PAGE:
We continue PBT’s 2016-17 NBA preview series, 51 Questions. For the past few weeks, and through the start of the NBA season, we tackle 51 questions we cannot wait to see answered during the upcoming NBA season. We will delve into one almost every day between now and the start of the season.
A star-studded free-agent class in 2017 has already taken a major dent.
But, as much speculation as free agency draws, one likely free agent hasn’t stirred many rumors: Kevin Durant.
The newest Warriors star signed a 1+1 contract this summer, and he’ll likely opt out to become an unrestricted free agent. Of course, Durant has indicated he intends to re-sign. Financial realities of the Collective Bargaining Agreement, not prioritizing an escape hatch, dictated his contract structure.
But now he has that escape hatch to leave Golden State next summer.
Any chance he’d use it?
The EXTREME likelihood is no. Any chance, though? There are a few ways this could go south:
- Durant admitted he moped around his Hamptons house after picking the Warriors, seemingly wanting to avoid resentment for his decision. Well, backlash still came – with force. Durant was just booed every time he touched the ball in Vancouver. Vancouver! Some of that will dissipate, but maybe not a lot. Will Durant want to continue being the villain if that’s his image all year?
- Everyone has said the right things about sharing the ball, but practical realities can interfere. Durant, Stephen Curry, Klay Thompson and Draymond Green might not get as many touches as each would like. What if Durant is the one who sacrifices the most? After all, he’s sliding into the Harrison Barnes role. So, it could be natural for Durant’s new teammates to treat him as the fourth wheel, even if they know they should adjust to the talent upgrade. How will Durant react if he shoots far less this season than he expected?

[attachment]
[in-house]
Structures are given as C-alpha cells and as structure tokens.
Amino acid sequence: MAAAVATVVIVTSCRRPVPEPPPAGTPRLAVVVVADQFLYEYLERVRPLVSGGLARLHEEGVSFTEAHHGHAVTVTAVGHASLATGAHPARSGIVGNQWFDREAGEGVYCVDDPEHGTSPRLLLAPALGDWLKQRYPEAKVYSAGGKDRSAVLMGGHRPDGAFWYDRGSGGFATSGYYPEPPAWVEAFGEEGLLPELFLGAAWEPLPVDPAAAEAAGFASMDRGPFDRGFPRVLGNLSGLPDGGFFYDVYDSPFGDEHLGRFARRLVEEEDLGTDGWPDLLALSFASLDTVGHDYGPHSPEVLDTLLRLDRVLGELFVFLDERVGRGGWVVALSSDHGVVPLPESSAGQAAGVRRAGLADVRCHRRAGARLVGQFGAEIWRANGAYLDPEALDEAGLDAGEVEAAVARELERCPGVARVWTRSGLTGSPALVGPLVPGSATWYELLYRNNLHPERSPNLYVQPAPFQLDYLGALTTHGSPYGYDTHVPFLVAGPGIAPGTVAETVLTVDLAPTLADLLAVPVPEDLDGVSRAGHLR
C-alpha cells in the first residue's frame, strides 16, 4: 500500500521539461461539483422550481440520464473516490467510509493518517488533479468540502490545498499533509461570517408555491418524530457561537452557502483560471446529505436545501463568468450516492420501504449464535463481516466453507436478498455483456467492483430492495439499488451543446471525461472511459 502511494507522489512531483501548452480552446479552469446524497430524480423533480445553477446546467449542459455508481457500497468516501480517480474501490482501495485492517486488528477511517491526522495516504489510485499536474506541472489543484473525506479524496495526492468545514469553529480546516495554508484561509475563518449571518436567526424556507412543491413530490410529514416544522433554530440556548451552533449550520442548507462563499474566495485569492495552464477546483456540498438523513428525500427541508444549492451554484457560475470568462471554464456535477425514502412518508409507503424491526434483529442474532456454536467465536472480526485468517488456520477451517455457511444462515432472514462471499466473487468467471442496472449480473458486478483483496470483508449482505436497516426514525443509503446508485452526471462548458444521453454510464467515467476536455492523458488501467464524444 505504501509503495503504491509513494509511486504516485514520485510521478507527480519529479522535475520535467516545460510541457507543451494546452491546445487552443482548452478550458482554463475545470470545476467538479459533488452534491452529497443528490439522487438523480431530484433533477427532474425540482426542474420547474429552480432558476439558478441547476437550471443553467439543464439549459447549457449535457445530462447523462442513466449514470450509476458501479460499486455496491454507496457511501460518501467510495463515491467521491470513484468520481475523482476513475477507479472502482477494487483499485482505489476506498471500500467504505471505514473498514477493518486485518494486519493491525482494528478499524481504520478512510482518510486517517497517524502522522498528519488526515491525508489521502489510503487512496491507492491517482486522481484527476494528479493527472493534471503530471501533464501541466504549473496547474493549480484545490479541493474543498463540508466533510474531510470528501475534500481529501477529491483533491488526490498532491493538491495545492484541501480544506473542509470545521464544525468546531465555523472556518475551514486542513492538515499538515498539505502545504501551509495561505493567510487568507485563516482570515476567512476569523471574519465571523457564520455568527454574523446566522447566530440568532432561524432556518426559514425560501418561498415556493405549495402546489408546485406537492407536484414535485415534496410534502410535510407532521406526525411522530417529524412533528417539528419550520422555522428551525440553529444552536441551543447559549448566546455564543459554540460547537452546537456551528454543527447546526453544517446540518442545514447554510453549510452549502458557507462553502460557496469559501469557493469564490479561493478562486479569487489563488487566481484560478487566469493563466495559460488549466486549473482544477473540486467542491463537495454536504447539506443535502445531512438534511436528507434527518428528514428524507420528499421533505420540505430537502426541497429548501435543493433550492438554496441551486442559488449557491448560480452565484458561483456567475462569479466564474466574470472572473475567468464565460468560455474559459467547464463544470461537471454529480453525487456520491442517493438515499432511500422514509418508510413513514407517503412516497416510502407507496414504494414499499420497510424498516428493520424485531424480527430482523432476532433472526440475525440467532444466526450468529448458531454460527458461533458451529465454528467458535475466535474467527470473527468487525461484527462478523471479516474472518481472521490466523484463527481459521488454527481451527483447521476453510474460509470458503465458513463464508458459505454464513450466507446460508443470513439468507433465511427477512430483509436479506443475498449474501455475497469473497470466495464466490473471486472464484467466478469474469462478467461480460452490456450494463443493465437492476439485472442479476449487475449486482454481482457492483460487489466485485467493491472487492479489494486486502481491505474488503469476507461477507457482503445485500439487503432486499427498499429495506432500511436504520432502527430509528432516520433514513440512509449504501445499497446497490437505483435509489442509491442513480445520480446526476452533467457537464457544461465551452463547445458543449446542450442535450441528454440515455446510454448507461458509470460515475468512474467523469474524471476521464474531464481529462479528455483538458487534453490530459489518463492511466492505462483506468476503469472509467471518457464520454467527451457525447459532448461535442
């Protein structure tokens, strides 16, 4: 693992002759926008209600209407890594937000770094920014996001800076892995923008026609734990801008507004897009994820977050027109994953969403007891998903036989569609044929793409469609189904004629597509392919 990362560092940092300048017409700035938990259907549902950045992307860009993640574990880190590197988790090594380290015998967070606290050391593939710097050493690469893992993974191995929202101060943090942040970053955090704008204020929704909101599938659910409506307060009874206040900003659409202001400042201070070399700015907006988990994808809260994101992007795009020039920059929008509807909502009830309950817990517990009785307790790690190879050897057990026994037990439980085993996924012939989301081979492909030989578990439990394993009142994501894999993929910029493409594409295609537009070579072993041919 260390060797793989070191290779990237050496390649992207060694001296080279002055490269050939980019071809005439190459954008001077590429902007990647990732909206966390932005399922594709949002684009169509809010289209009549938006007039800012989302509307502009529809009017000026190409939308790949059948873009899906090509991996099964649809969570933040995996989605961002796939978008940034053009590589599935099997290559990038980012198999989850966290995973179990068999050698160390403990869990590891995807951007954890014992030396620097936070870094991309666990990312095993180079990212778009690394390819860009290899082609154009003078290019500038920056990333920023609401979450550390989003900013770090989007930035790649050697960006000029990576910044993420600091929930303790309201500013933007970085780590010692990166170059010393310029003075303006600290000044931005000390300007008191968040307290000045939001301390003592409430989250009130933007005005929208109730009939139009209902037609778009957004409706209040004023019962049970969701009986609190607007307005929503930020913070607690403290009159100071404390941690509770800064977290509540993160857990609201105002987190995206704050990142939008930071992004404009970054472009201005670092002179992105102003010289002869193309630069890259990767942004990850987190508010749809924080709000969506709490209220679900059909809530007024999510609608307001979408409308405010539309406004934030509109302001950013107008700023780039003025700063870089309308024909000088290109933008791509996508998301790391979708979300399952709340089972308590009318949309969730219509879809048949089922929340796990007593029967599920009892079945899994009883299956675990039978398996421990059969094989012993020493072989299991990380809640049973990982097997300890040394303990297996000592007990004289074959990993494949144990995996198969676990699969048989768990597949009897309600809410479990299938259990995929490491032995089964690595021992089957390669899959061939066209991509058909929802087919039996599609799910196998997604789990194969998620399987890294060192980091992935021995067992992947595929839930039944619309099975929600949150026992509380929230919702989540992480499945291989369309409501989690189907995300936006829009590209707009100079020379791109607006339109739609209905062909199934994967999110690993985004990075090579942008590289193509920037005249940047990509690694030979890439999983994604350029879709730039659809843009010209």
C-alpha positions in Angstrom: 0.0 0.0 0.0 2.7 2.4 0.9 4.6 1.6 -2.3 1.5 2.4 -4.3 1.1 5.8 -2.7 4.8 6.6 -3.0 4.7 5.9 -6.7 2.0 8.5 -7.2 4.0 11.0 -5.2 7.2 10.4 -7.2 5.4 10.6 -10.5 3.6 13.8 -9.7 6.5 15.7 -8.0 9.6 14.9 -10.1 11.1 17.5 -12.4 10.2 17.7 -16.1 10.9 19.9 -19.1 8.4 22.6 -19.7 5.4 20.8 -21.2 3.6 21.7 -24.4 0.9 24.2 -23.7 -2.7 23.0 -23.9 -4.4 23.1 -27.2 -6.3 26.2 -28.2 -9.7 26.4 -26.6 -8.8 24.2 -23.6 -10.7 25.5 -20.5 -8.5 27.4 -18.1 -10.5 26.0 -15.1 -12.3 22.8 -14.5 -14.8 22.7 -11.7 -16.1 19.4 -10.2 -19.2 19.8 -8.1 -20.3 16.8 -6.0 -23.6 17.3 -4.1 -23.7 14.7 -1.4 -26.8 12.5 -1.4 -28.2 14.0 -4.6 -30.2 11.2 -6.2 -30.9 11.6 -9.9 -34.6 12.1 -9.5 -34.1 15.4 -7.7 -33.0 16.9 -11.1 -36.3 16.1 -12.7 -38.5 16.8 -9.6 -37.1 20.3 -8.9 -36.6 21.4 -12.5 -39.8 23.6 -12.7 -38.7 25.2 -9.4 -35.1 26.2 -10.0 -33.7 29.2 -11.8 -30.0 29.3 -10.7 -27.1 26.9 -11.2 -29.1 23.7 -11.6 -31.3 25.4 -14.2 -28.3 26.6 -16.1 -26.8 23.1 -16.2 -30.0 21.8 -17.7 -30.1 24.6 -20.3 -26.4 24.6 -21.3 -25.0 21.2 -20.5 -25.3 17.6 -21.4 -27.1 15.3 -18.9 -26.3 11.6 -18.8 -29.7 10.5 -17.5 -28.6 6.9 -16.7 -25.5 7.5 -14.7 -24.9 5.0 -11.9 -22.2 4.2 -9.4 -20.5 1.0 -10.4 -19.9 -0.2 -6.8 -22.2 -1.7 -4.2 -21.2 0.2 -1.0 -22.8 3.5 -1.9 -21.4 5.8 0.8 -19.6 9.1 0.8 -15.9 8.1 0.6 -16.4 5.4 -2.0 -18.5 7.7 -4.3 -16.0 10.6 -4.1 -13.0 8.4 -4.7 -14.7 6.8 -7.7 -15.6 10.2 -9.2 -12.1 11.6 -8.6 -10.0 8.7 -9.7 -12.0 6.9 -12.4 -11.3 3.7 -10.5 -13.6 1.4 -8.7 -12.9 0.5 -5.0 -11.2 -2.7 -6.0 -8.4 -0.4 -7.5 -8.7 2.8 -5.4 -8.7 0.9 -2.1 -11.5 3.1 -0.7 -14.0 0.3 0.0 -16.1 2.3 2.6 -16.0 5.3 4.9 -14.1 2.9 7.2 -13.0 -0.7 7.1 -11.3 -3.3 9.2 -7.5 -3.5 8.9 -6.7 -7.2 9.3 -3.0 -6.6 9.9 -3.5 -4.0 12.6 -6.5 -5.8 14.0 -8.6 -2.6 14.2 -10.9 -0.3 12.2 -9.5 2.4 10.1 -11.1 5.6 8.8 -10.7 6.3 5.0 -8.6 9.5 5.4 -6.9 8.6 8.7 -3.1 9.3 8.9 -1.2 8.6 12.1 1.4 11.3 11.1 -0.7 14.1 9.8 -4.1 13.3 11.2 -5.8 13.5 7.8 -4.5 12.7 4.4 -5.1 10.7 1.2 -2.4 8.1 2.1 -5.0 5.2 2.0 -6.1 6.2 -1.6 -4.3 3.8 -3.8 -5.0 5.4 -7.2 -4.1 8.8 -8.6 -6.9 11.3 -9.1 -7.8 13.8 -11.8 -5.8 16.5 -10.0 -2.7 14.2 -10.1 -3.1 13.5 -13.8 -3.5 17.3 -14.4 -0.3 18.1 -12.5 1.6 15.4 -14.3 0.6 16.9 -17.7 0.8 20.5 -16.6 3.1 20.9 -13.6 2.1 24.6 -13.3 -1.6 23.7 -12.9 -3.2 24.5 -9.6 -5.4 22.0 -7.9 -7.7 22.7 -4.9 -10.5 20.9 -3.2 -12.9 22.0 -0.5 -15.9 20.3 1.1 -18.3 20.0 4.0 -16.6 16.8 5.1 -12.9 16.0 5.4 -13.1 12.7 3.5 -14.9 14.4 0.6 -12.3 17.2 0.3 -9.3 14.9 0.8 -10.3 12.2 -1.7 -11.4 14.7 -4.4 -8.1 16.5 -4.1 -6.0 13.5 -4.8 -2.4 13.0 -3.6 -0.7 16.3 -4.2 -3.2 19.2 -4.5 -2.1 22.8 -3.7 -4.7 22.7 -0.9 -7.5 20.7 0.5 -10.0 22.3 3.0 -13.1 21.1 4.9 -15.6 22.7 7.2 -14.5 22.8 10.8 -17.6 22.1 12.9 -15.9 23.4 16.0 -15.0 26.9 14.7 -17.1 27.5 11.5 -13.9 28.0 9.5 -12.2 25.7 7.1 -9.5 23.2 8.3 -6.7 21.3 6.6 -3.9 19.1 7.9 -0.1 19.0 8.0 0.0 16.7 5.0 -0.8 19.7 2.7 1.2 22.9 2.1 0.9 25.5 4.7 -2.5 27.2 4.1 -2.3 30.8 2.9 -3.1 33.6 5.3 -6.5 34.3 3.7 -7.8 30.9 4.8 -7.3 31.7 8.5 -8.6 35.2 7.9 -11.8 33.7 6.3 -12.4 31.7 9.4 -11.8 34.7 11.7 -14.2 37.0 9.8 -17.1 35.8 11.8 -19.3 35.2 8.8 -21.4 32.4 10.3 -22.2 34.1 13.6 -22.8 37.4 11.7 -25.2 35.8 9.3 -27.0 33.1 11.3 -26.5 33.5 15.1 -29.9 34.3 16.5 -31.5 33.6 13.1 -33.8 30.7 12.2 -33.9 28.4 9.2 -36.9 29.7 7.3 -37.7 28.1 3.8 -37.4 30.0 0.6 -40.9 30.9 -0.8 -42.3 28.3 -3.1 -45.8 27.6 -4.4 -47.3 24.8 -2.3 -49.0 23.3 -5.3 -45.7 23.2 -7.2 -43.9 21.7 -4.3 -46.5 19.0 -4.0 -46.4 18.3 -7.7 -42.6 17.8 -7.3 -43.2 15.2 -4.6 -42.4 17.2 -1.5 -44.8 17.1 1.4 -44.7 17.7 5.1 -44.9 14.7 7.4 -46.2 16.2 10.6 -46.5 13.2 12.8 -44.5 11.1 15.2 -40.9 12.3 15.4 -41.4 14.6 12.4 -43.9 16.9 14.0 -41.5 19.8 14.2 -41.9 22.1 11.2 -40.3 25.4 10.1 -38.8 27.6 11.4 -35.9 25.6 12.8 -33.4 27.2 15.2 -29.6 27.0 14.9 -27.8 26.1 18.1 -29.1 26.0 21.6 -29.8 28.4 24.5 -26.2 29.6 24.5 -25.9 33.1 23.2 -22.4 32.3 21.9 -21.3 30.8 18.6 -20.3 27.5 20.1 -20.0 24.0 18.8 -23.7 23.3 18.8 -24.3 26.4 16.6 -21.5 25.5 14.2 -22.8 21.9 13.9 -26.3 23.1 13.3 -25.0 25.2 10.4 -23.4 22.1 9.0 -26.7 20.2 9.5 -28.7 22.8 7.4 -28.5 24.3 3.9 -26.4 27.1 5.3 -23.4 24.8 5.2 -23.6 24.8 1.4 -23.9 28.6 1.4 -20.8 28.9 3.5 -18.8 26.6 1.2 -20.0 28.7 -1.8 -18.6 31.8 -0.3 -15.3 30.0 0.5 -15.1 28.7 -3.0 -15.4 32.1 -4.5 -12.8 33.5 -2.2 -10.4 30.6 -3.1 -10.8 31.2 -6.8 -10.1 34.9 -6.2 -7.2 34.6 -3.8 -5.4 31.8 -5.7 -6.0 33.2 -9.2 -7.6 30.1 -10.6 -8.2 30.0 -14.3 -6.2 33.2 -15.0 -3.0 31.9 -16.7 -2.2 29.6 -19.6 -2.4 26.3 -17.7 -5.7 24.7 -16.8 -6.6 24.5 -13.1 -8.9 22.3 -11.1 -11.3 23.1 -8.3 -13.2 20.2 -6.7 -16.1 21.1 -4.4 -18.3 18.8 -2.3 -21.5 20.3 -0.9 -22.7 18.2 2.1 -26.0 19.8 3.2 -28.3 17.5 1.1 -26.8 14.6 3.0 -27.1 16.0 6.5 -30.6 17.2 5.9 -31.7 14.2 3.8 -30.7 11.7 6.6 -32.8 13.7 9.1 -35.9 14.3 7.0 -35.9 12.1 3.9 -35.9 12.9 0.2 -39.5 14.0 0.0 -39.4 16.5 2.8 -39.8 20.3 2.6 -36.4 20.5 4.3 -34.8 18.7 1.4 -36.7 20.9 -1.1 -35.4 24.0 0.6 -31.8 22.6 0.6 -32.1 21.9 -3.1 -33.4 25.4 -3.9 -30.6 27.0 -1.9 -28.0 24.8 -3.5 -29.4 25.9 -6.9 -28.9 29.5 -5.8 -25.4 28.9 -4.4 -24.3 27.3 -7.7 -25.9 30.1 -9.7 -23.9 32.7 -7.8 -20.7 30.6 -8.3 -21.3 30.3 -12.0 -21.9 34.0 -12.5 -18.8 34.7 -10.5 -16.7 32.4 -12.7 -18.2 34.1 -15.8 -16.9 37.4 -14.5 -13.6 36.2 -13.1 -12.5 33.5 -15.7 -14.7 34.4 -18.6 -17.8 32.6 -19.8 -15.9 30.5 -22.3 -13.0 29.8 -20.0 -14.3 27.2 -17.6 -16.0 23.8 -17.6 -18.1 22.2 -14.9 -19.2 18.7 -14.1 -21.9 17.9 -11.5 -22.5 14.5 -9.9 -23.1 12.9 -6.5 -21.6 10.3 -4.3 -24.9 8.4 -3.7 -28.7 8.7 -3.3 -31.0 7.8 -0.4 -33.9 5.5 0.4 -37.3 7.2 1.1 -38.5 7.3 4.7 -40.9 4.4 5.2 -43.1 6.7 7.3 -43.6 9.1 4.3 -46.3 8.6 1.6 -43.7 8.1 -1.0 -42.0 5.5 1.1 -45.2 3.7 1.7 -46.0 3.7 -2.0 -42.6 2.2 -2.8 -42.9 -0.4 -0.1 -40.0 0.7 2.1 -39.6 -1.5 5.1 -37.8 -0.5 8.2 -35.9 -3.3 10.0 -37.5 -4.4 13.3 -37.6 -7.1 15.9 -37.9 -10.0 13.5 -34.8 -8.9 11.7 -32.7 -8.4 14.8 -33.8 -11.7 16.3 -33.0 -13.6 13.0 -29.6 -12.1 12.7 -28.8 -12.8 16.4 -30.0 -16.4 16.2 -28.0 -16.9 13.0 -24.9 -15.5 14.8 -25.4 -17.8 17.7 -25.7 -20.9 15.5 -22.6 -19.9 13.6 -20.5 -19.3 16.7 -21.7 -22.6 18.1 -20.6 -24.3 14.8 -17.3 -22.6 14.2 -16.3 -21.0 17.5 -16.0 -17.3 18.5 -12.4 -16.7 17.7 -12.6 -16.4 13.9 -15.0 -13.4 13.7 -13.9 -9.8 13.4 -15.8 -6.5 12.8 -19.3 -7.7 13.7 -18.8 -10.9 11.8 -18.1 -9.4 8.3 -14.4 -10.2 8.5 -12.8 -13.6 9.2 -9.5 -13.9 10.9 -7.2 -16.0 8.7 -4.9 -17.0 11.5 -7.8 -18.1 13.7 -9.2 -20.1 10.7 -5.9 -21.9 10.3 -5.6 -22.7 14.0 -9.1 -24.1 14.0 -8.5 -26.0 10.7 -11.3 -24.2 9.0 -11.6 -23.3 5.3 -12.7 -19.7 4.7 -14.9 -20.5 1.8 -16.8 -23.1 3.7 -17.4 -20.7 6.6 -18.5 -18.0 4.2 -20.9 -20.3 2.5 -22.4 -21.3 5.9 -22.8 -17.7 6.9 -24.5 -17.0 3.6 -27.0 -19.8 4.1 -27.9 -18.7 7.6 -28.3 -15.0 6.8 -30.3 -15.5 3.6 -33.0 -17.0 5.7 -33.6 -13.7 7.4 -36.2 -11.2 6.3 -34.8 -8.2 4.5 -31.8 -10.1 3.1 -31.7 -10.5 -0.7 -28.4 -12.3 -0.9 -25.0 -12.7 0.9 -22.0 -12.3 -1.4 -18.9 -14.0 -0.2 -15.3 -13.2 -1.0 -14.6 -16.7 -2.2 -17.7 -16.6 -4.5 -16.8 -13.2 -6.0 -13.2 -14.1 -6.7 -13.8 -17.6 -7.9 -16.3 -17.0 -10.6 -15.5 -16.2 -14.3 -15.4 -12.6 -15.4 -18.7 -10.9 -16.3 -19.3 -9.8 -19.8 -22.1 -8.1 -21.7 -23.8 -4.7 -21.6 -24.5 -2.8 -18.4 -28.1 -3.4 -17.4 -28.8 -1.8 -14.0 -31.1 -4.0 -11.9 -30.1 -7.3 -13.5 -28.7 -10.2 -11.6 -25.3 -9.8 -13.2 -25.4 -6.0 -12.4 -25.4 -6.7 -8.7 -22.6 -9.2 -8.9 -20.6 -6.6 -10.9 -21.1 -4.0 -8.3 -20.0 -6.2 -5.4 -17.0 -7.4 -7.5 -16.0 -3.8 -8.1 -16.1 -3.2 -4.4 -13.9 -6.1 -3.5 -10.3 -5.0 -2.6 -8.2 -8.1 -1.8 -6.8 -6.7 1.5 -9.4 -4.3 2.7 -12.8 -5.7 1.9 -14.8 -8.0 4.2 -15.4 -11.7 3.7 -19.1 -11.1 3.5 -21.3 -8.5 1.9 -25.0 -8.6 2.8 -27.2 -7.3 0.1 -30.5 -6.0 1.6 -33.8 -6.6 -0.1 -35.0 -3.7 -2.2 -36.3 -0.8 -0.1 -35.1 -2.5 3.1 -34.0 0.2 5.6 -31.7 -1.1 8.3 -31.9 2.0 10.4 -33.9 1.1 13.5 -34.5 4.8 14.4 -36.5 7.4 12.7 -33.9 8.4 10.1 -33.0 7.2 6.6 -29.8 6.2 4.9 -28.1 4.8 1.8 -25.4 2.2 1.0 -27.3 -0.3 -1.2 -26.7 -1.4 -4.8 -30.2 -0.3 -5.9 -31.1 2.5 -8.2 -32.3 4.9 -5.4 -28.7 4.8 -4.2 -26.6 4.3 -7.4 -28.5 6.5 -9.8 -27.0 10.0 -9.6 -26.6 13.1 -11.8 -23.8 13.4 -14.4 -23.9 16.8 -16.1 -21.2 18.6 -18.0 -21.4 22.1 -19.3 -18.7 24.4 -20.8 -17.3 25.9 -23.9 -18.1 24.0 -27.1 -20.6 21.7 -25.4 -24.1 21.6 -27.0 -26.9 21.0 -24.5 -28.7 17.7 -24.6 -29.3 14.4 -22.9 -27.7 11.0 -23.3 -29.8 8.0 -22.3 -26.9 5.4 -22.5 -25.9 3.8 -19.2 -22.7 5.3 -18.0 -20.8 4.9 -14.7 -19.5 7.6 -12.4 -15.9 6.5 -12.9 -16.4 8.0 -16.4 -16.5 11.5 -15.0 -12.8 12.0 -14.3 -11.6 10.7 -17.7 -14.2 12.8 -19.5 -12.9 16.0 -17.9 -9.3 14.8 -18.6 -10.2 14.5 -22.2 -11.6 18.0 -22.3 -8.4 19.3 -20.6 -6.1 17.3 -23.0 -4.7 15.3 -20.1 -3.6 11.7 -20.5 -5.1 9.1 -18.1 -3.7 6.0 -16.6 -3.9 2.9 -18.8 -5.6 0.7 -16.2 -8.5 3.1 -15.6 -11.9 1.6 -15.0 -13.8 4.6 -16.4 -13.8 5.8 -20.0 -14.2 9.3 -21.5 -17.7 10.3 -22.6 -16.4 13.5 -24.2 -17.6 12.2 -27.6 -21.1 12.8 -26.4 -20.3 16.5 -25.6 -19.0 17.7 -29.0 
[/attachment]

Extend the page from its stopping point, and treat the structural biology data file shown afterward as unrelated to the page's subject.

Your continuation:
- There are massive expectations on the Warriors this season. They’re the overwhelming championship favorite, and last year’s 73 wins set a baseline for regular-season success, even if the team is trying to distance itself from that type of number. With all the attention on the team, any slip will be magnified. A single slump – especially early in the season, when it’s most likely – will induce panic. Fall short in the playoffs, and the season will be deemed a failure. If Golden State doesn’t win a title, how will Durant handle the scrutiny?
- A revised Collective Bargaining Agreement is the biggest wildcard of all. Under the current system, the Warriors should have plenty of cap space to re-sign Durant to a max deal then use Curry’s Bird Rights to re-sign him. Where the cap exactly lands could determine whether Golden State can also re-sign Andre Iguodala, but Curry and Durant are clearly the priorities. But in a new CBA, anything is possible. Maybe the cap is lower than expected. Maybe Non-Bird Rights, which the Warriors will hold on Durant, give less of an advantage to the incumbent team. Maybe Curry’s cap hold will be larger than expected. Maybe there will be limits on signing multiple players to max contracts in the same offseason. Maybe… I wouldn’t count on a CBA so punitively punishing the Warriors, but 29 other owners have incentive to break up Golden State and create more parity. If worse comes to worst, Durant could consider opting in. But would he want to take that unforeseen financial hit?
Again, Durant will very likely re-sign with little fanfare.
But that was also the expectation with Dwight Howard in 2012 (at least the part about re-signing). Yes, Howard was traded to the Lakers rather than choosing them in free agency, but he reportedly helped broker the deal by expressing a desire to stay. Instead, he bolted Los Angeles after only one year.
Once more: I don’t expect Durant to follow that path, but this wouldn’t be completely unprecedented.
The Warriors blew a 3-1 lead in the NBA Finals, which might have helped them sign Durant. We’ll never know for certain, but it seems easier to sell a superstar on joining a team that needs help getting over the top than the defending champions. Now, Golden State is better positioned to win multiple titles over the next several years. Call it a light-years-ahead move.
For it to truly work, the Warriors must retain Durant. They recognize the challenge ahead of them, and that should help them meet it.
The odds of Durant leaving are low. But the stakes are so, so high – which makes his happiness in Golden State worth monitoring throughout the year.